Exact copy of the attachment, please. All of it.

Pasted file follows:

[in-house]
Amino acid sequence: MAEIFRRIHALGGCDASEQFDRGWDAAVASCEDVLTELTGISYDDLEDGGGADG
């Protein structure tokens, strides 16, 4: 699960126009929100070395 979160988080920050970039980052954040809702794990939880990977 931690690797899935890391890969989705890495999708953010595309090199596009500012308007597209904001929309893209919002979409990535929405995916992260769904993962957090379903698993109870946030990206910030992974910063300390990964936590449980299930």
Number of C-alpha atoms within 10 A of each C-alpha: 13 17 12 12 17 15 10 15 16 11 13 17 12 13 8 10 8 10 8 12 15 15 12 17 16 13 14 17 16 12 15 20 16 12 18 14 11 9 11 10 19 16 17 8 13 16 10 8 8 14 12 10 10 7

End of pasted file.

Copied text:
[in-house]
Amino acid sequence: MAEIFRRIHALGGCDASEQFDRGWDAAVASCEDVLTELTGISYDDLEDGGGADG
């Protein structure tokens, strides 16, 4: 699960126009929100070395 979160988080920050970039980052954040809702794990939880990977 931690690797899935890391890969989705890495999708953010595309090199596009500012308007597209904001929309893209919002979409990535929405995916992260769904993962957090379903698993109870946030990206910030992974910063300390990964936590449980299930």
Number of C-alpha atoms within 10 A of each C-alpha: 13 17 12 12 17 15 10 15 16 11 13 17 12 13 8 10 8 10 8 12 15 15 12 17 16 13 14 17 16 12 15 20 16 12 18 14 11 9 11 10 19 16 17 8 13 16 10 8 8 14 12 10 10 7